CINCINNATI - You could say the city of Cincinnati is the heart of the Tri-State, but the arts are the soul.
So when we decided to look at Cincinnati Ten Years Later, I chose to focus on the arts community and its crucial and historic role in Over-the-Rhine.
The new school for Creative and Performing Arts overflows with music, energy and the dreams of young artists.
Eighteen-year-old Joi McNeil plays piano in the jazz ensemble, and plans to study music and composing in college.
As young as she was 10 years ago, she vividly remembers the unrest following the death of Timothy Thomas, mostly through the eyes of her older siblings.
"When I was 8, the riots occurred and I remember my brother A.J. He went to West High and he was the same age as the young man killed,” said Joi. “My family was kind of in a mourning state, we prayed for the family of the young man and talked about it. My brother was like, it hit so close to home for him, he was like, I could have known him, I could have been him."
"Do you think race relations have changed since then?” I asked her.
“Yes, it's better, but slower than I'd hoped," Joi said. "I know that in certain neighborhoods, I don't feel as comfortable being there, as welcome."
"Is it different at SCPA?” I asked.
“Definitely, yes, it's such a diverse place," Joi responded.
Joi loves that SCPA is downtown, near Music Hall, and she loves making her own music.
"When I play my piano, I'm communicating at a higher level, especially playing black music; music originated by my people, I feel empowered by it," Joi said.
Building SCPA near Music Hall was the late maestro Erich Kunzel's dream, linking the historic home of the Symphony to the artists of the future.
|Ten Years Later/Special section: A changed city?|
|• Ten Years Later: A changed city?|
|• What is the Ten Years Later project?|
|• Ten Years Later video section|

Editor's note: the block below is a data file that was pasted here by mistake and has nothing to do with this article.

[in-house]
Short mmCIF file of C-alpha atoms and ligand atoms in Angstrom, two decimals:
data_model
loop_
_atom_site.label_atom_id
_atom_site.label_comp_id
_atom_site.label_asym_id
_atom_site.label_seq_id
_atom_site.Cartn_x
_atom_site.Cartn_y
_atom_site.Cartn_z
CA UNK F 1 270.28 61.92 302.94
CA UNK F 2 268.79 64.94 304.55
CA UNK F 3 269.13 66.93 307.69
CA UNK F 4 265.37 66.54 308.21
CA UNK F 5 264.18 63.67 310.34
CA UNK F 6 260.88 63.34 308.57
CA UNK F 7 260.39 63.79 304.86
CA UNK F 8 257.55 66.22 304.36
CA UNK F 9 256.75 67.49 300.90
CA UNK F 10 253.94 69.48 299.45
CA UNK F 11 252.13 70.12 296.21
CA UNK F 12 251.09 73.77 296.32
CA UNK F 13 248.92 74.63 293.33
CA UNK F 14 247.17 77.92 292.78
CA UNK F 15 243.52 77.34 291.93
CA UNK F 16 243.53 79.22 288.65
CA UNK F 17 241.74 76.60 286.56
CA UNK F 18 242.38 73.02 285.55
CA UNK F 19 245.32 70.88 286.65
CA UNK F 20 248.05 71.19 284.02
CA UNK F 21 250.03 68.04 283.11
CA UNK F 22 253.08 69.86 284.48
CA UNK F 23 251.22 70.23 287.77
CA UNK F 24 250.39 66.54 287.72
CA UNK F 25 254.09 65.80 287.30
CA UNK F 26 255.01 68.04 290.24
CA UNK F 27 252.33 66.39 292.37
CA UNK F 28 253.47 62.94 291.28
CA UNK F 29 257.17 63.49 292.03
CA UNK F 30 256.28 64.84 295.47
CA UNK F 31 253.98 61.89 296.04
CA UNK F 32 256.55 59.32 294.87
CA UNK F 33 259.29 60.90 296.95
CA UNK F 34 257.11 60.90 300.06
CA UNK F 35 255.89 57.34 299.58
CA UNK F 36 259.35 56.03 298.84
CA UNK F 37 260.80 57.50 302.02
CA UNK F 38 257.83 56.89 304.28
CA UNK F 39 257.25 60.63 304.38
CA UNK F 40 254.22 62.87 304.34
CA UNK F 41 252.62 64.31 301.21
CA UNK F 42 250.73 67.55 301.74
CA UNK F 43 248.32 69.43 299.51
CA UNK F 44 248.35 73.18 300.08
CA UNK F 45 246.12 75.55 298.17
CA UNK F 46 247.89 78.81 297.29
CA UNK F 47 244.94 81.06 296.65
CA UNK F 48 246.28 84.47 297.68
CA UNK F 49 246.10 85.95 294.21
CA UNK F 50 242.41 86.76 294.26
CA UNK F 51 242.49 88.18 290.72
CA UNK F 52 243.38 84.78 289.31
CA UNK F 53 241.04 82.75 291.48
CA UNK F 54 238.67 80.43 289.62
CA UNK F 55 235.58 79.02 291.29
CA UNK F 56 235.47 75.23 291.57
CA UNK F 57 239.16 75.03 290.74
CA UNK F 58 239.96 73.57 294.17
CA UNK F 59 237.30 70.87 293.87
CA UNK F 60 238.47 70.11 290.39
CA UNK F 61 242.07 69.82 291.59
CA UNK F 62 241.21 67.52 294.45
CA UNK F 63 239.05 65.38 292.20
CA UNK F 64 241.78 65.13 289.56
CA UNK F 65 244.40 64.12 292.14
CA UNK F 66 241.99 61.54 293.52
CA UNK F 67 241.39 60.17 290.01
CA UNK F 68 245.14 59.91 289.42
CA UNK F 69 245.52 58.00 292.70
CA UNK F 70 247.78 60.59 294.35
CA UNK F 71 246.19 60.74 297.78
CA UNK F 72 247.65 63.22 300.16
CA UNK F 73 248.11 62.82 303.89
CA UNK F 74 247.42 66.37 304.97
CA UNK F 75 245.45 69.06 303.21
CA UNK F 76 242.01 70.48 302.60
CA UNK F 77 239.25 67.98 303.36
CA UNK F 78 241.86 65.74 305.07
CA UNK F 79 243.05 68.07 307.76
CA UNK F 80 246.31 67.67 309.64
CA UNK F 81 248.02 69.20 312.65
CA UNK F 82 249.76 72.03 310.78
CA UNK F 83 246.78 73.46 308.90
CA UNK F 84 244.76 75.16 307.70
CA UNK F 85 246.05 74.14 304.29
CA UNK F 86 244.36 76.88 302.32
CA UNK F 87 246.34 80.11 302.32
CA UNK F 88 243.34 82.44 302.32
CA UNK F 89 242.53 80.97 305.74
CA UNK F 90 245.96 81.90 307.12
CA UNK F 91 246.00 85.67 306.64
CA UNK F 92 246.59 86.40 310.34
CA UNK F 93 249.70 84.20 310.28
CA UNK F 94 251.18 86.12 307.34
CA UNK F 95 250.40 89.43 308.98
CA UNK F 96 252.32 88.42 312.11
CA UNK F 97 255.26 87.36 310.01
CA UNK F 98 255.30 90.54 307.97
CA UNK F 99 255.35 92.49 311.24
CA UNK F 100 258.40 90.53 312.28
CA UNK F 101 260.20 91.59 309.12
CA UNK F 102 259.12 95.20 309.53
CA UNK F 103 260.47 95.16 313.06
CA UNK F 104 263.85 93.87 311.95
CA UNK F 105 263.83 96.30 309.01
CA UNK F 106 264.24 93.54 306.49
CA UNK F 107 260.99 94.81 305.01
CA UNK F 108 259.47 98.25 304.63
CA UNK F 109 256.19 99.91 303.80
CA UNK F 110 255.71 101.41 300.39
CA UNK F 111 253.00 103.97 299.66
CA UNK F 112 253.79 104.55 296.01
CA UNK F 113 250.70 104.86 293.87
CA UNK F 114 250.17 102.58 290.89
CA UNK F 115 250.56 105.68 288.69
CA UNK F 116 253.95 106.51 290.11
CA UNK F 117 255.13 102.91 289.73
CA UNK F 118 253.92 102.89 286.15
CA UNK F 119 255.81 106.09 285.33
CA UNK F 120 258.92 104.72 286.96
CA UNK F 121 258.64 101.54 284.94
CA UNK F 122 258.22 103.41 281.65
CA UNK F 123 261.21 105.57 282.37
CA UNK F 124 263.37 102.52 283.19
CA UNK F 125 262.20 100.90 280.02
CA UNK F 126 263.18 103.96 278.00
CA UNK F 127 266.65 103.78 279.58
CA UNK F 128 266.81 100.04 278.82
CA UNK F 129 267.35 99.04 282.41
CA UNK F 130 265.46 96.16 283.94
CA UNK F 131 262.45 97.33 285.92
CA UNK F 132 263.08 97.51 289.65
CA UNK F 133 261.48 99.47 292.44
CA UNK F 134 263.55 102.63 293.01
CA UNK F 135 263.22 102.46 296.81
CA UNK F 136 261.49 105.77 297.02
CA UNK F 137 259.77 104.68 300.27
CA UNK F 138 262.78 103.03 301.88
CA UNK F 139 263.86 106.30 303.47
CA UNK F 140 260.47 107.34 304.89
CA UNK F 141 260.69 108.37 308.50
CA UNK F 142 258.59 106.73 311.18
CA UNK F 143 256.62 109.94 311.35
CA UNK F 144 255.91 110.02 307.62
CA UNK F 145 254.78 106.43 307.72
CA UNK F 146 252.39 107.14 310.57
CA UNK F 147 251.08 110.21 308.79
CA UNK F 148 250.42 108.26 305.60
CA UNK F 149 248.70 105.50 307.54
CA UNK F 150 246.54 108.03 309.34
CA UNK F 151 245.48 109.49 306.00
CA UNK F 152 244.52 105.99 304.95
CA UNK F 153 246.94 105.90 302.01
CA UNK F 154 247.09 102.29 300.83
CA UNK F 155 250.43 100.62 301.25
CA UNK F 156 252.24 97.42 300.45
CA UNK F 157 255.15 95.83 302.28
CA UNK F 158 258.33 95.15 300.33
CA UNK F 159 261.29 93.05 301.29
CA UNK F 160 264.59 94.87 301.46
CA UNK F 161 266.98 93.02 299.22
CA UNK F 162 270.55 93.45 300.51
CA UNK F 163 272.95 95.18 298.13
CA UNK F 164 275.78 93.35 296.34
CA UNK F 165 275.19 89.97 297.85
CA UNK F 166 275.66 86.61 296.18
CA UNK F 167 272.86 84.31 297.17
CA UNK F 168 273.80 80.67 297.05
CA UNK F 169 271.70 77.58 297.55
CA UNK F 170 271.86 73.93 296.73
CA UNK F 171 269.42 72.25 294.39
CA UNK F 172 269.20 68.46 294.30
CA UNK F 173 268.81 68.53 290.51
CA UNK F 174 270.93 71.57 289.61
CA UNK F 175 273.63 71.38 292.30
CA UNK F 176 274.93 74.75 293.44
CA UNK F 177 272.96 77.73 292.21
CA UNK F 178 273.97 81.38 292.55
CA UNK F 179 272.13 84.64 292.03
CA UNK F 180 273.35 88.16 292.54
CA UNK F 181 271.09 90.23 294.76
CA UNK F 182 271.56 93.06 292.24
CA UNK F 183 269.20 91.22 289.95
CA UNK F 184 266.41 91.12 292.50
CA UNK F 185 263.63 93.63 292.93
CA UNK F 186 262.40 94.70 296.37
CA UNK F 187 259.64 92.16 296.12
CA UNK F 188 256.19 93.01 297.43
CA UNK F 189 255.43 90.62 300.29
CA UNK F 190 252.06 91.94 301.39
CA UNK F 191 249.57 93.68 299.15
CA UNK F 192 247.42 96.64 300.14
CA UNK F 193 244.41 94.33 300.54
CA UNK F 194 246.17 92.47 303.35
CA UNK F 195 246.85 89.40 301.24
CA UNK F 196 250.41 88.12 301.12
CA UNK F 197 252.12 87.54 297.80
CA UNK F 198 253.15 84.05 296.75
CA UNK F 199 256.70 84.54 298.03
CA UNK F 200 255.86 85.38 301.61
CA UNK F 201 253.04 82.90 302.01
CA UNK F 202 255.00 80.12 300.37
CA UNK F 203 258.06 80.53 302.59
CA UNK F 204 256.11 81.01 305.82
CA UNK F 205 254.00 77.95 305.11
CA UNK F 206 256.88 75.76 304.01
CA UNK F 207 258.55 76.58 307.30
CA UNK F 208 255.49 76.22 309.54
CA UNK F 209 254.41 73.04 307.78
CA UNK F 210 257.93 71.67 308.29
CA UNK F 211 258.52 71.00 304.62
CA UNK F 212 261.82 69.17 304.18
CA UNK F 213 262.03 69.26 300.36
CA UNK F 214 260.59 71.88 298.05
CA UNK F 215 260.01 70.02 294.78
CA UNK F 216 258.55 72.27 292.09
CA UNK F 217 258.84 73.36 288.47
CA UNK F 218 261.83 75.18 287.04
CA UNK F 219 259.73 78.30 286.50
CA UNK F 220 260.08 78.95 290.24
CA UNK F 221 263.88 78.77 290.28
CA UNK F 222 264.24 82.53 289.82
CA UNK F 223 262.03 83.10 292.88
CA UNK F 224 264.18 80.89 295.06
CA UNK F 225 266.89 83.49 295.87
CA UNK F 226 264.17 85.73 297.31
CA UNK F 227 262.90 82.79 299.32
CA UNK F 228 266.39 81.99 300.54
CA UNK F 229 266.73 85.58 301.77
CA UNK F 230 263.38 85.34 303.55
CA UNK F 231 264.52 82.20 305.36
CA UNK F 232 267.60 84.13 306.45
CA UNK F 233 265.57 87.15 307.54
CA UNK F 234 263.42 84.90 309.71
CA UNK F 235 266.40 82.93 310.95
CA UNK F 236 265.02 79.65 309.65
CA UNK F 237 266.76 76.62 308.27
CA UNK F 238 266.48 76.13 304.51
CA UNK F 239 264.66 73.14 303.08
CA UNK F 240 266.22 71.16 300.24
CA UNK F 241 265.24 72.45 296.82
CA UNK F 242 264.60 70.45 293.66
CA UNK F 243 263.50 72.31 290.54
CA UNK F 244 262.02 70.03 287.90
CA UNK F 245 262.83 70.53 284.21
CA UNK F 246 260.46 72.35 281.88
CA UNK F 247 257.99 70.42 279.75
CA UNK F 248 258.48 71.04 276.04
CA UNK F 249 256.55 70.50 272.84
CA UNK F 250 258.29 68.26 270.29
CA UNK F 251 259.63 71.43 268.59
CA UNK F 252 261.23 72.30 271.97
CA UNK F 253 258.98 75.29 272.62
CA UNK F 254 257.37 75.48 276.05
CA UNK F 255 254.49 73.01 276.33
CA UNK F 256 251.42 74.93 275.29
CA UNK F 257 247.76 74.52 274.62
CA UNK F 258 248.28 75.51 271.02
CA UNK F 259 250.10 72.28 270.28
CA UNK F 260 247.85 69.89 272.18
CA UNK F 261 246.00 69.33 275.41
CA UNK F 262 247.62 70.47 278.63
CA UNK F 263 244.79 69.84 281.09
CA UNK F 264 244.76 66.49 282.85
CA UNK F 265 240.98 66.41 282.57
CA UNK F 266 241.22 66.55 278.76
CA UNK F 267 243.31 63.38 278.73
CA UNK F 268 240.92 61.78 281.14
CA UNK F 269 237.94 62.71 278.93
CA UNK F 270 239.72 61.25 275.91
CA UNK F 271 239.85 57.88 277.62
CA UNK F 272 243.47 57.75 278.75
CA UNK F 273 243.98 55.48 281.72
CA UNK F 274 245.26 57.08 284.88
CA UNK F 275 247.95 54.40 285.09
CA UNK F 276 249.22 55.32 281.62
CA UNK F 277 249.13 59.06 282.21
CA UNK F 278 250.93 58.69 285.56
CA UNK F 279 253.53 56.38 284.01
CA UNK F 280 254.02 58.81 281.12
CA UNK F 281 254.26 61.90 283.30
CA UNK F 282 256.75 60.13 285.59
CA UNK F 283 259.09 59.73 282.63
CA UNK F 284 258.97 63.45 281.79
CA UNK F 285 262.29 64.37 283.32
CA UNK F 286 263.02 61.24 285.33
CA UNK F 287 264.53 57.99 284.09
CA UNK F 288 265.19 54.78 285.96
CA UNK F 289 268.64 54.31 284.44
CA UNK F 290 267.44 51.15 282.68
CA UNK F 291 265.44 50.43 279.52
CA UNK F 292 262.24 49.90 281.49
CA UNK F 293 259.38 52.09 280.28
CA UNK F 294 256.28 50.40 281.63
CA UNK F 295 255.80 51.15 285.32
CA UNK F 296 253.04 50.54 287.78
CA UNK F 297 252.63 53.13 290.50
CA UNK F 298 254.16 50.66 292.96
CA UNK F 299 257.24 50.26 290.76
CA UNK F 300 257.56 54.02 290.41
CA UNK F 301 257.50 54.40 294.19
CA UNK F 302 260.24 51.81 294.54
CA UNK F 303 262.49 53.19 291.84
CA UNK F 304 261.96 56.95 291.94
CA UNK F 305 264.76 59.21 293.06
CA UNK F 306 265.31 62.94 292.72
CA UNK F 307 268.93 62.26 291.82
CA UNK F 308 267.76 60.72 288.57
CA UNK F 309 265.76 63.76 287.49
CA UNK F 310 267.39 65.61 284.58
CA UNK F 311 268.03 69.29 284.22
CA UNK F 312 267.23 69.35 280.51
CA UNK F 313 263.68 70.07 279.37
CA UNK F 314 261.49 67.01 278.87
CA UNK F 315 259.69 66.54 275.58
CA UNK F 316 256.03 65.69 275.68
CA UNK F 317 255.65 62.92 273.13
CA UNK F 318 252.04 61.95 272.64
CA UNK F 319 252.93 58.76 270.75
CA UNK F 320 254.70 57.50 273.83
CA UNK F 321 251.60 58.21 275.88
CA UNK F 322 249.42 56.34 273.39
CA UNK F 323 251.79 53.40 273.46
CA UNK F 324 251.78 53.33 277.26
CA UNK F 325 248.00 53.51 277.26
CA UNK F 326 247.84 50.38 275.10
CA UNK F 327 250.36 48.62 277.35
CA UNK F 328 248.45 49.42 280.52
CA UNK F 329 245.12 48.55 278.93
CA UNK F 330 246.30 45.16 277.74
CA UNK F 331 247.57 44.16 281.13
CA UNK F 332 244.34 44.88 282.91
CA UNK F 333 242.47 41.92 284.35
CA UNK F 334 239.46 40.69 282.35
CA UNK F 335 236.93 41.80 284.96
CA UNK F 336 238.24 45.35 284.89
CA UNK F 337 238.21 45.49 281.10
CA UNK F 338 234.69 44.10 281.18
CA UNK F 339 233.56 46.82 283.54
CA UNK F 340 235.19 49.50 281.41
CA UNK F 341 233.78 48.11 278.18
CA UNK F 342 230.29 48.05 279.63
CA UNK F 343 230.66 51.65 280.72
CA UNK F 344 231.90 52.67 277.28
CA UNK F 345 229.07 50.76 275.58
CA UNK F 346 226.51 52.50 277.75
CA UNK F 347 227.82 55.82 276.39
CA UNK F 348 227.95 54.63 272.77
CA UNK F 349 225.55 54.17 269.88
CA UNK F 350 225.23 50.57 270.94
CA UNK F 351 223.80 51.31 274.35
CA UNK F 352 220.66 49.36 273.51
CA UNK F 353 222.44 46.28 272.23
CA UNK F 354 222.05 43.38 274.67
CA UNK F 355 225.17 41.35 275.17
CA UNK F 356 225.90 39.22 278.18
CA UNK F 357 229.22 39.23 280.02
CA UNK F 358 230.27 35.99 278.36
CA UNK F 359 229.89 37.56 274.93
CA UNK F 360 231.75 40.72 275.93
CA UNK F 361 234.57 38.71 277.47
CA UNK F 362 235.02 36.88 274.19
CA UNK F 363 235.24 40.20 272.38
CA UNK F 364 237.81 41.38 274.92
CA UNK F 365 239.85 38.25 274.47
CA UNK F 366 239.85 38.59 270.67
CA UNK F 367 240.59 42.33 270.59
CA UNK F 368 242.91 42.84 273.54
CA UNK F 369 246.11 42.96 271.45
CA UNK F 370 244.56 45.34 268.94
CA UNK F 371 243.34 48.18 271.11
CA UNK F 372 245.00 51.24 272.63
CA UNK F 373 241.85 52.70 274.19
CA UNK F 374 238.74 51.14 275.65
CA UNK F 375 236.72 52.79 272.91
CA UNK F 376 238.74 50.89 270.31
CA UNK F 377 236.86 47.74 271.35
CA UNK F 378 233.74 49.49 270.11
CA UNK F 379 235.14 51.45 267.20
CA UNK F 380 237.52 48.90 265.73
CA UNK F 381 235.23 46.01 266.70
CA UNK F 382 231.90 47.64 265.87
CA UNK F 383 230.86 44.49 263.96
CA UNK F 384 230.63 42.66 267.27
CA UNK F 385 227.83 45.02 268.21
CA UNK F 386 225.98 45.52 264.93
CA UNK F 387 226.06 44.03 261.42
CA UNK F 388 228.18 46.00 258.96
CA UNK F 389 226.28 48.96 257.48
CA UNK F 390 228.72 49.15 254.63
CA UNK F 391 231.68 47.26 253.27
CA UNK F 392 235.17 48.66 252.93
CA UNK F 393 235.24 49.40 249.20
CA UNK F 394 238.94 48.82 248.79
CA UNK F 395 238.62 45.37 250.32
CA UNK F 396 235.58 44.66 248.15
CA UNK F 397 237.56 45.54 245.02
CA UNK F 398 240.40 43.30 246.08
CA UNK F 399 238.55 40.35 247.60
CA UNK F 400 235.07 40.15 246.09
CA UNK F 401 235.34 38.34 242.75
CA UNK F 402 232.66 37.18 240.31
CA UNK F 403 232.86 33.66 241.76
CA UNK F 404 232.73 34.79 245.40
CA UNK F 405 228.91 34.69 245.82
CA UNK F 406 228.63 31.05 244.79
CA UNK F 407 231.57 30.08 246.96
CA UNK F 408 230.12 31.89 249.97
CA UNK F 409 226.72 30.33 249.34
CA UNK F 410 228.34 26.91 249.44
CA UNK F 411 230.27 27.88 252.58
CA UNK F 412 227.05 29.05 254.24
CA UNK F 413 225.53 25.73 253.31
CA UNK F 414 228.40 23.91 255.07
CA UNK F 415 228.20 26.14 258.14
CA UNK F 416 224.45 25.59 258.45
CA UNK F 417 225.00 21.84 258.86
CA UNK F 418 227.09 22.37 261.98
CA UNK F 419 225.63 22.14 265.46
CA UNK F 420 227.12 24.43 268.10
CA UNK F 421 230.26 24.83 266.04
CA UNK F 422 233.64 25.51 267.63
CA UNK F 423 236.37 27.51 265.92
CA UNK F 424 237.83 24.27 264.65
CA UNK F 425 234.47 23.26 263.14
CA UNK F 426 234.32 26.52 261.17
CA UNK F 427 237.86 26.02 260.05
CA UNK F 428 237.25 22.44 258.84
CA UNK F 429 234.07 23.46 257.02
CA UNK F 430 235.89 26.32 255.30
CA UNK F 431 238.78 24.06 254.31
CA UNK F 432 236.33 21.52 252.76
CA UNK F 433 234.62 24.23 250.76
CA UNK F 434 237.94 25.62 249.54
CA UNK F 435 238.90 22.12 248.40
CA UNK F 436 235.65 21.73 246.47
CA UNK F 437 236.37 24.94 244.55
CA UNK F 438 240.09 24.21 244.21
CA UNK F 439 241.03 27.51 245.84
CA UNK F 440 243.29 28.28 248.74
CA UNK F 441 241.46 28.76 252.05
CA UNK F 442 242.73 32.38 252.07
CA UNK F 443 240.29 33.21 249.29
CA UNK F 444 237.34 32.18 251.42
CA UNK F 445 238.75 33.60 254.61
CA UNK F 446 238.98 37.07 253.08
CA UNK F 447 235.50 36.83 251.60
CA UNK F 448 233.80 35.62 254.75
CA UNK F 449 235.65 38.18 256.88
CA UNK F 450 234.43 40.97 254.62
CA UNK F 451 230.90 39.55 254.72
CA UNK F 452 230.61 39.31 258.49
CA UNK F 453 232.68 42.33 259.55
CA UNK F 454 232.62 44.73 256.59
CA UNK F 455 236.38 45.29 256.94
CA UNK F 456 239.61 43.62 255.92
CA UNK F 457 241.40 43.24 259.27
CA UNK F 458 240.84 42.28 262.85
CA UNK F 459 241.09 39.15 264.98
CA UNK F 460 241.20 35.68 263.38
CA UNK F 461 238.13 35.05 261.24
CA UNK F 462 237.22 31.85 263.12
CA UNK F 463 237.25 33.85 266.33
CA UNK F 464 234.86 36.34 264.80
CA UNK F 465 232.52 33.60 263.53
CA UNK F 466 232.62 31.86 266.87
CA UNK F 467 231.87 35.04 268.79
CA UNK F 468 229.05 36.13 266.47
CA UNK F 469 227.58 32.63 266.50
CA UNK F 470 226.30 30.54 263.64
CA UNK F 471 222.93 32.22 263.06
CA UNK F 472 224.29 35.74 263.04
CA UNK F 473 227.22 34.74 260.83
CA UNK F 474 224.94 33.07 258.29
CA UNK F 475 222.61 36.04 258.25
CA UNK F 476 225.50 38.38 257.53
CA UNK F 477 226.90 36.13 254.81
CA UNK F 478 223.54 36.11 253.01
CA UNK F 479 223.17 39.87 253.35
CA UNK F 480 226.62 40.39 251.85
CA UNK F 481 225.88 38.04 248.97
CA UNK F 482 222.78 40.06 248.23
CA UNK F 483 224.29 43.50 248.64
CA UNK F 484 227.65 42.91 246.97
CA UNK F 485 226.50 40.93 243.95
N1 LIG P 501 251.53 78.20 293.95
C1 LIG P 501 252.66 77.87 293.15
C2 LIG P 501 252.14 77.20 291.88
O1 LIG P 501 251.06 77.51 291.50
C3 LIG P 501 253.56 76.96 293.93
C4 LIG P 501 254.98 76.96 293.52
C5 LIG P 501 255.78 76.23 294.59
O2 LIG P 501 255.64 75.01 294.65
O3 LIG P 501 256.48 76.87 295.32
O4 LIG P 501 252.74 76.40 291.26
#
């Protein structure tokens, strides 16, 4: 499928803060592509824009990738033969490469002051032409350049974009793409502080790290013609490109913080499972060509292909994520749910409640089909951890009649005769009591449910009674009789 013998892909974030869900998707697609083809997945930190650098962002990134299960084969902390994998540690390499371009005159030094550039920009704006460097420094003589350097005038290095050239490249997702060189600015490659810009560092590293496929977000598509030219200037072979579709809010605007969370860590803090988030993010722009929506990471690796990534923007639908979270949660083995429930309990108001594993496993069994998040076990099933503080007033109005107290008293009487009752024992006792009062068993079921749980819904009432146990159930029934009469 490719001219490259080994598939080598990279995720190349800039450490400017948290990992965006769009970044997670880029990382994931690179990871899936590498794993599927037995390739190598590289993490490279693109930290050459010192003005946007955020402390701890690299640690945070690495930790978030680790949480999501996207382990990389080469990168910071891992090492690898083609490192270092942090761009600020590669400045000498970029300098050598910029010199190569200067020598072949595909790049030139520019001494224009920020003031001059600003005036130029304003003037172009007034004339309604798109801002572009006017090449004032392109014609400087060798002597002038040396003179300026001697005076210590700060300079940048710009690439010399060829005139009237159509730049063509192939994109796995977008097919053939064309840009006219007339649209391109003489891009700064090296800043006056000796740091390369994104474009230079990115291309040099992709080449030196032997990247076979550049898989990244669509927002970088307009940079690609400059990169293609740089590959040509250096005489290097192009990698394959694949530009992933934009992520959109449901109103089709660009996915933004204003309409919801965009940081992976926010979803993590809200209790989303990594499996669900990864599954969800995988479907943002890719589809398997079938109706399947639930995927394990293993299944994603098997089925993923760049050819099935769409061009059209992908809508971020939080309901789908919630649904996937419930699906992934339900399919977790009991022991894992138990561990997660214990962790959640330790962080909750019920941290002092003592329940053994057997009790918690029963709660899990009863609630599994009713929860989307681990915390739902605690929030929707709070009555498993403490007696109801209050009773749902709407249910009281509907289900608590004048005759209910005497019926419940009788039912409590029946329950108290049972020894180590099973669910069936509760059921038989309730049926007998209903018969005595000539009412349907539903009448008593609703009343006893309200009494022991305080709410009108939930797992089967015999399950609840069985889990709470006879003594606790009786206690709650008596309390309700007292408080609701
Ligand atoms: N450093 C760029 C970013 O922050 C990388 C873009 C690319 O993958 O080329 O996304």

|• Ten Years Later: Tell us your story|
The arts have anchored Over-the-Rhine through the last 10 years, even leading the way. The Art Academy opened its doors on Jackson Street in 2005. I took my daughter here for lessons shortly after that. And I have to say, I thought it was a little scary then, but now it's amazing how it's changed.
When the Art Academy moved there from Mt. Adams, architects transformed two old industrial buildings into spacious LEED-certified art studios.
"I love all the windows in this building," says Emma Williams. She's a senior from Dayton, Ohio.
Emma is working on her senior thesis in photography. It's about how personal devices, like cell phones, are taking over our lives. She has photographed people together but alone, communicating with people somewhere else.
Anthony Elech, also a senior, has developed an interesting painting technique involving paint, solvent and his own windpower.
"It's not something you can control, you have to almost choreograph everything. I'm not totally in charge of the effects that happen," said Anthony.
Anthony grew up on the West Side, but feels at home here.
Emma says you have to use common sense about safety.
"I don't really know if it's gotten safer, I feel like they 'say' it has, but then I hear things," Emma said of OTR. "But I don't feel unsafe very often."
The Art Academy's relationship to the neighborhood is an important one, highlighted by the numerous art galleries on Main Street, where Emma and her friends like to go.
The Know Theater, billing itself as "Left of Off-Broadway," joined the Art Academy on Jackson Street in 2007. It was at Gabriel's Corner, at Sycamore and Liberty, during the riots.
"We canceled rehearsals a couple of days, but weren’t even thinking of closing,” said the founder of the Know Theater, Jay B, Kalagayan. "The neighborhood, Over-the-Rhine, has been really good to us, we really wanted to continue that good feeling and give back to the neighborhood."
Jay believes more people now take pride in Over-the-Rhine.
And now more than ever, the arts are bringing people here, attracting more business, creating a sense of community.
"We're here in the midst of everything new going on and as artists, we want to be part of that, kind of part of changing the world," Emma says.
"I never feel like I'm alone and everybody's an artist," says Joi. "The arts, If they don't do anything, they pull people together."
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